4. Stephen from New Orleans says:

    Regarding infant baptism….many of my dear Protestant friends tell me that salvation by faith is a personal choice/freedom that infants are incapable of making. They say that the priest is just “getting the infant wet”.

    The false dichotomy exists because the premise is that faith is only the result of a conscious decision one way or the other; and it ignores the truth that it is a grace that results from the workings of the Trinity and not the priest, nor the person baptized.

    (This line of thinking fits into their rejection of the notion that salvation can be lost through mortal sin.)

  5. Pam H. says:

    Re “Because God loves, he commands”, I like to think of God’s commands as His “instruction manual” for complete happiness and fulfilment. They are commands in the sense that this is how He made us to be, and we won’t be fully alive and fulfilled unless we become what we were made to be. But they are not “commands” in the sense that He forces them on us (we have free will). But He is not going to change the way He made us to be, simply because we reject that. I think mostly we are unaware of the arrogance of what we do, when we insist that the One who MADE us, change the way He wanted us to be. Of course, there are those who continue to insist that they KNOW He did not “make us to be” in the way the Church says He did. But we follow the Gospel as it has been handed down to us.

    • Ben says:

      Good call on interpreting it as an instruction manual to happiness, I’ve often called the creation stories in Genesis “Creation for Dummies”- we can look up all of the scientific theories in the world, but what will they tell us and what does that mean?… For meaning, we go right back to Moses telling us, in one sentence mind you, that we don’t decide what is good through “from the tree of knowledge of good and evil you shall not eat” … Infinite intelligence whittled down to a single sentence, only the Good Lord can do something that amazing.
      What perplexes me is when people who believe in God don’t question – “If God made you and everything you know, wouldn’t it be logical to assume that He would know more about how to make you happy than you would?” … See “instruction manual” for directions! – :)

  6. Pam H. says:

    I like this: “Punishment exists to help an offender experience in a lesser way the consequences of sin so that they do not experience something worse. To fail to apply proper punishment when necessary is unloving.”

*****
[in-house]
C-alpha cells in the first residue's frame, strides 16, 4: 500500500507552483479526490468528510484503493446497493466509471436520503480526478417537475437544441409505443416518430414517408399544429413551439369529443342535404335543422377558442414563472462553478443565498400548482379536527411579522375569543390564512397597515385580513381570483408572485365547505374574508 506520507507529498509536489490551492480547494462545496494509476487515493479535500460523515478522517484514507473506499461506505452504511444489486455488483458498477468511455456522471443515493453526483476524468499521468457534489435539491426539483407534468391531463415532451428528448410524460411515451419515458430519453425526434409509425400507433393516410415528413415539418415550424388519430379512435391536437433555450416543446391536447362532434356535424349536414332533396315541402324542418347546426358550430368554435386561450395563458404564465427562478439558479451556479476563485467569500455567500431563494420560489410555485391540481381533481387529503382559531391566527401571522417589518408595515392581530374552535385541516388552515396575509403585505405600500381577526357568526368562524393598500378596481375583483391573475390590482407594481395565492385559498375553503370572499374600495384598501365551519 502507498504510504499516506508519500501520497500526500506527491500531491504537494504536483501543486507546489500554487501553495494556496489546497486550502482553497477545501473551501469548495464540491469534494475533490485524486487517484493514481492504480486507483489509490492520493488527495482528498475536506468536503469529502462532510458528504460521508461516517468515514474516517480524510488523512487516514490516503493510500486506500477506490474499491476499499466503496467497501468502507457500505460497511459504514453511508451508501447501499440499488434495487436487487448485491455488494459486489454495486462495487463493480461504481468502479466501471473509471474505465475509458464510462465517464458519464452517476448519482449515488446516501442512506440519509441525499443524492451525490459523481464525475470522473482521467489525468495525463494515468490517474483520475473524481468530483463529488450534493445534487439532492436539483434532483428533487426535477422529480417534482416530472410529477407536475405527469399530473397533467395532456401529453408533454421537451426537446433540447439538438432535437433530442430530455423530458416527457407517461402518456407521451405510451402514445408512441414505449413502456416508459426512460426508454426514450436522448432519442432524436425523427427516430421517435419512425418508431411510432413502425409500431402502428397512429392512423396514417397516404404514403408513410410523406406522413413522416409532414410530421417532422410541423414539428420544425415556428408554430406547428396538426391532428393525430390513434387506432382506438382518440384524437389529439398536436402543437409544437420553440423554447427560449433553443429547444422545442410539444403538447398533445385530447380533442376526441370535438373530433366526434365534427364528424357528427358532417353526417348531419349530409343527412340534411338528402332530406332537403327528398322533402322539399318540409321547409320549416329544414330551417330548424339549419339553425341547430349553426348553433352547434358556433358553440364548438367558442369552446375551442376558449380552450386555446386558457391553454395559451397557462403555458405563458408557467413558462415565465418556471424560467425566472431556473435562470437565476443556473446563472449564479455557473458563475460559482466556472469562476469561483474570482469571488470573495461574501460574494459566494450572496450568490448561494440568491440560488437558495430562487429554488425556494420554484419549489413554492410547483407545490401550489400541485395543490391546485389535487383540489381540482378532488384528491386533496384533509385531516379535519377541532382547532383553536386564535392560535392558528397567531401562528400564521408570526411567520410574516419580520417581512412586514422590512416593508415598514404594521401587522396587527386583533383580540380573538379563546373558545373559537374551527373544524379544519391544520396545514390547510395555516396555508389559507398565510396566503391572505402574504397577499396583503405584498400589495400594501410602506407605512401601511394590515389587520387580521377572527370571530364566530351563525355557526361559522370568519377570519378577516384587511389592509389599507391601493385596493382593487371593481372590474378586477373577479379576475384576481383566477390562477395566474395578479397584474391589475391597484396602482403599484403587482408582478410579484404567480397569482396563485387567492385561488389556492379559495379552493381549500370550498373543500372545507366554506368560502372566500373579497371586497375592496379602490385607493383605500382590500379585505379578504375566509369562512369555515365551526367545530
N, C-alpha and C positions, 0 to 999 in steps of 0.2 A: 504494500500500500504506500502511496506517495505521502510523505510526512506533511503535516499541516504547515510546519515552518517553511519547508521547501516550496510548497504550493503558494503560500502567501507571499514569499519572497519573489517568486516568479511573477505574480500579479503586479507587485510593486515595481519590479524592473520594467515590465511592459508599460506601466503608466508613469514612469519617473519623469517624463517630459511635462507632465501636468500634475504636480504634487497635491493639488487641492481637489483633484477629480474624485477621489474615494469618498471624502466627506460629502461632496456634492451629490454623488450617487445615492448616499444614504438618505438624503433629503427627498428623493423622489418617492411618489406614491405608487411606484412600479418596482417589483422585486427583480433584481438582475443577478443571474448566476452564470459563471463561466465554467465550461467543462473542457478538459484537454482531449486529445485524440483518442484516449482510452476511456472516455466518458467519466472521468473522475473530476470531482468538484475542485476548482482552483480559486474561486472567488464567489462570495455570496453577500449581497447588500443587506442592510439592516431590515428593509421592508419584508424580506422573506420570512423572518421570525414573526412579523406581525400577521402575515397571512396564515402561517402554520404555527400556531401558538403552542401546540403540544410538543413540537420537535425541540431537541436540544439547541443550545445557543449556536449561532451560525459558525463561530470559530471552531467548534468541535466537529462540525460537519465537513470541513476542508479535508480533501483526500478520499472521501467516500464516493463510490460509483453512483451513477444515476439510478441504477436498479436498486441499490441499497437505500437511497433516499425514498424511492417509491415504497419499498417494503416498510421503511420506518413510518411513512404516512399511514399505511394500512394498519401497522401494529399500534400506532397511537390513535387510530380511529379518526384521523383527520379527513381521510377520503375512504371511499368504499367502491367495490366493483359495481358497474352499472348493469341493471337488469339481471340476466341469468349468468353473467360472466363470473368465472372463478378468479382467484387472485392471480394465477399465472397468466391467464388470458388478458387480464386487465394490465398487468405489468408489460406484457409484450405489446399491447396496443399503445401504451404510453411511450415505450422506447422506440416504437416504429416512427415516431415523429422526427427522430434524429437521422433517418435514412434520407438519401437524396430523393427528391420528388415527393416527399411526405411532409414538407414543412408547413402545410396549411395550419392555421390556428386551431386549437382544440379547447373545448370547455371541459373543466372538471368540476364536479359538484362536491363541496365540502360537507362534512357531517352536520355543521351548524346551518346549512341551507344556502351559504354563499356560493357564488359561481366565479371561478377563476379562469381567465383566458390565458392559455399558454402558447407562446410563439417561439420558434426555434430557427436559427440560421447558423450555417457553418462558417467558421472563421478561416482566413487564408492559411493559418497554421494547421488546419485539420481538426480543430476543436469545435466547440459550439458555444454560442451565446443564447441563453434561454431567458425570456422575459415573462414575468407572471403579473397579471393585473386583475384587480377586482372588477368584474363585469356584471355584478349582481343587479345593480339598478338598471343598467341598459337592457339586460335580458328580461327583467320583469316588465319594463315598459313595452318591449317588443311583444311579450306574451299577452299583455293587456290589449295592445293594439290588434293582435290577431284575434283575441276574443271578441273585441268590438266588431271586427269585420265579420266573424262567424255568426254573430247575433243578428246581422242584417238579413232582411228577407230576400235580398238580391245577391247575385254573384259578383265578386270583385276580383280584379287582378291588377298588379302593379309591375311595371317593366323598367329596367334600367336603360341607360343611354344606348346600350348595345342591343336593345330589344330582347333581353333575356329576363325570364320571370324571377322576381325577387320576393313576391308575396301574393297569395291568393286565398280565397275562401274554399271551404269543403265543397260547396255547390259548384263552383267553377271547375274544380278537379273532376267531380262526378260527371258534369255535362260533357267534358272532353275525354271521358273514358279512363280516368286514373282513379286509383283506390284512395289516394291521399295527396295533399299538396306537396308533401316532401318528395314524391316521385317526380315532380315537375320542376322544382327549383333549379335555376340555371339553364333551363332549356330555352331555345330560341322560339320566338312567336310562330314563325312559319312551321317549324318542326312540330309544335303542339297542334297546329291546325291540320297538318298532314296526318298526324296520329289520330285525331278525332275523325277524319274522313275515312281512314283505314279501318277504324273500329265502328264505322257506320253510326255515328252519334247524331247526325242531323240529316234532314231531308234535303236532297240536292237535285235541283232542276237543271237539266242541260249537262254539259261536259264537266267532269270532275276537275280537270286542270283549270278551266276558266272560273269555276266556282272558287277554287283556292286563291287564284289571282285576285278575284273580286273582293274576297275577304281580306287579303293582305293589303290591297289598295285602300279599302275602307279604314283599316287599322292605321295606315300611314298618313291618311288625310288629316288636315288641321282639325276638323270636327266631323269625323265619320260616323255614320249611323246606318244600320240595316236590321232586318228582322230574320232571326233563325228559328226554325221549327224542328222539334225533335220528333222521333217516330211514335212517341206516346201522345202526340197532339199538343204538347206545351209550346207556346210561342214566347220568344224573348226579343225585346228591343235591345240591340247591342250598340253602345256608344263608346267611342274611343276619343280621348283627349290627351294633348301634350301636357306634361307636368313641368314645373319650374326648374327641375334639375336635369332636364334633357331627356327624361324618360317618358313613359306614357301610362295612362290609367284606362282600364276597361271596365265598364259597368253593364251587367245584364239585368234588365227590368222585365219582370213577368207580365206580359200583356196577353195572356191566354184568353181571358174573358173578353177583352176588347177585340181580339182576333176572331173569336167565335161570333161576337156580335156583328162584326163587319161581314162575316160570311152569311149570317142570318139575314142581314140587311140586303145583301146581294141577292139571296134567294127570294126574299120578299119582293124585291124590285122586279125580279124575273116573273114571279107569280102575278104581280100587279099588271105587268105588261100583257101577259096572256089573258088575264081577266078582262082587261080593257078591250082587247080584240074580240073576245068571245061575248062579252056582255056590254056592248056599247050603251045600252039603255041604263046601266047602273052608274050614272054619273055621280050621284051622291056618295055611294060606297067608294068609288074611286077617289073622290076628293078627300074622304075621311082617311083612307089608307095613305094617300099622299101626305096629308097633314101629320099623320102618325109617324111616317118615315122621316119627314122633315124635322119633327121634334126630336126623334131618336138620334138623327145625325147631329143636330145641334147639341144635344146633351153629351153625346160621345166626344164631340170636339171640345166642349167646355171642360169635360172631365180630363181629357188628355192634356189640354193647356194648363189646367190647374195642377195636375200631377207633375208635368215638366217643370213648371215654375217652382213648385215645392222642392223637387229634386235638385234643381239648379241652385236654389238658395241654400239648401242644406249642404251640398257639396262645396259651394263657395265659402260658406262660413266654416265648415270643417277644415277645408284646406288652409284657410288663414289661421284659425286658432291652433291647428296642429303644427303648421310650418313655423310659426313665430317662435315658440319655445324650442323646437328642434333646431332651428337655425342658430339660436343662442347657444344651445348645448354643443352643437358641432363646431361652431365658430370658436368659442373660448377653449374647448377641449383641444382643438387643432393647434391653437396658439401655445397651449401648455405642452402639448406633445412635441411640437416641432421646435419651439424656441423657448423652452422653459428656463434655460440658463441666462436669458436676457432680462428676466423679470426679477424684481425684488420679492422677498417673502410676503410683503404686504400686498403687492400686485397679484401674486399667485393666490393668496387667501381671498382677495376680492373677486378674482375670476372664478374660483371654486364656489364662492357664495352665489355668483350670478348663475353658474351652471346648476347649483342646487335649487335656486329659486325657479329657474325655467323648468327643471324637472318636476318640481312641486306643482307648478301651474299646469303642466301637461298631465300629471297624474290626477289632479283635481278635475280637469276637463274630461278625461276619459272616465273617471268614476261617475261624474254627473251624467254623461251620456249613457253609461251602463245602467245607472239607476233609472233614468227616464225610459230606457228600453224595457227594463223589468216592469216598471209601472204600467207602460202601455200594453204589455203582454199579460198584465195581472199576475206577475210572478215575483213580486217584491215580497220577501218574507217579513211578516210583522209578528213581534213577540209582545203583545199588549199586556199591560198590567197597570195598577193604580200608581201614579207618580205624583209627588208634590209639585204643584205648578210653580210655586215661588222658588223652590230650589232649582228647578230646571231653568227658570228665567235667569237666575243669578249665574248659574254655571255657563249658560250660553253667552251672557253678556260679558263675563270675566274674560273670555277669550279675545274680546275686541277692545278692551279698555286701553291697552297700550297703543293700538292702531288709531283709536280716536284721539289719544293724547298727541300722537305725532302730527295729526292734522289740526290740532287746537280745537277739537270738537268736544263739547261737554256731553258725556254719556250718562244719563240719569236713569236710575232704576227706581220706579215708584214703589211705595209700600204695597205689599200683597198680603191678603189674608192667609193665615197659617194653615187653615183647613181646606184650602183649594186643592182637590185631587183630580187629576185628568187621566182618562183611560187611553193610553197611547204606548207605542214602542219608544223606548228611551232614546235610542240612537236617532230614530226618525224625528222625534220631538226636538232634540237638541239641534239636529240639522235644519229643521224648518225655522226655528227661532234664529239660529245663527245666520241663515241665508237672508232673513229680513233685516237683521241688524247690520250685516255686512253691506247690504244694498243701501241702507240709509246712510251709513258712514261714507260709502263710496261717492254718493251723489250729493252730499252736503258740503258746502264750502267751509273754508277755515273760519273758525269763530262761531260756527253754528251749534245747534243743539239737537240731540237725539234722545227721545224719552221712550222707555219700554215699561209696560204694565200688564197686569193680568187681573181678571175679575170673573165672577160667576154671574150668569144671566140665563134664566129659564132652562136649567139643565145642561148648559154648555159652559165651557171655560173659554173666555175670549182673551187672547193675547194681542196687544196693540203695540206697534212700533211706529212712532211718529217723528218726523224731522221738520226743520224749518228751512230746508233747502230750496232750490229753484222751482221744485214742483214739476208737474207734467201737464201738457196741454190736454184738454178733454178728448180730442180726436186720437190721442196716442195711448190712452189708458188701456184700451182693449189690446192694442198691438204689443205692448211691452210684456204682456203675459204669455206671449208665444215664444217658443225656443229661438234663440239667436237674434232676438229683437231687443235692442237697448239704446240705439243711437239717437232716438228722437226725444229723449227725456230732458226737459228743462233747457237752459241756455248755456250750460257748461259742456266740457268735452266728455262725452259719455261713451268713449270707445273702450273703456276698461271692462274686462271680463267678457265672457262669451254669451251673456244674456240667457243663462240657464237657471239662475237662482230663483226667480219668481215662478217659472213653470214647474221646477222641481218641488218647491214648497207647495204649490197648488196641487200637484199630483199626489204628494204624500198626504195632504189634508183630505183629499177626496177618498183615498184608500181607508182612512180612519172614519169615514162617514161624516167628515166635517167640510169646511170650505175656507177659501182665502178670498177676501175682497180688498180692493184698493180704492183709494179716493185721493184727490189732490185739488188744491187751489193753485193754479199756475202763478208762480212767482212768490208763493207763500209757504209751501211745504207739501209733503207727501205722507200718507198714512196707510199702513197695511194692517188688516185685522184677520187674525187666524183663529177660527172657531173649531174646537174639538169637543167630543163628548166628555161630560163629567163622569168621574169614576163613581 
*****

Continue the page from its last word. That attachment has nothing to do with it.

It’s what I’ve told my kids.

  7. Mike says:

    Regarding the false dichotomy between law and freedom, one is reminded, Monsignor, that your freedom to proclaim the truth and mine to read it are grounded in the freedom of expression articulated in Amendment I of the U.S. Constitution and the laws that enforce it. At the same time, one cannot help but be mindful of the increasingly contemptuous attitude of the current Administration toward those who respect life and toward the Constitutionally grounded laws, as expressed most cogently in Amendments V and XIV.

    Today, the Administration is seizing power to decree that taxpayers shall finance the spread of an anti-Constitutional culture of death. It is not difficult to envision other decrees in coming months and years to stifle peaceful and courageous protests against these and other governmental assaults on fundamental human rights and liberty.

    A government so contemptuous of human life cannot be imagined as having a great deal of respect for the truth, or for the freedom to speak it. May each of us nonetheless be granted the grace and courage to follow your example, Monsignor, in proclaiming the truth according to God’s will.

    • Ben says:

      Hence the false dichotomy of our country and it’s constitution not having anything to do with religion; It’s founders were clear that our very survival as a country was dependent on our people having virtue… Modern society needs to realize that self righteousness is NOT a virtue!
      How though?… We don’t even need to invoke the Good Lord if we don’t want, Socrates proved this before Christ and without the Jewish law….

      A goddess called Socrates up to the mountain near Athens, there she told him “You’re the wisest in Athens”. He didn’t believe her and talked to all of the smartest men in Athens, he went back and told her that he now agreed with her because each man thought that they were the wisest in Athens, but the reason Socrates changed his mind is becuase he was the only one with the wisdom to doubt himself, and therefore he agreed after speaking with “the smartest” people. …
      It’s not all that different than the tower of Babel, what are the chances that if all the “smartest in Athens” or all of the “smartest in America” got toether, they wouldn’t be able to understand each other because each of them had “a better way”…. ? … Hence the problem with “good” being subjective and not objective!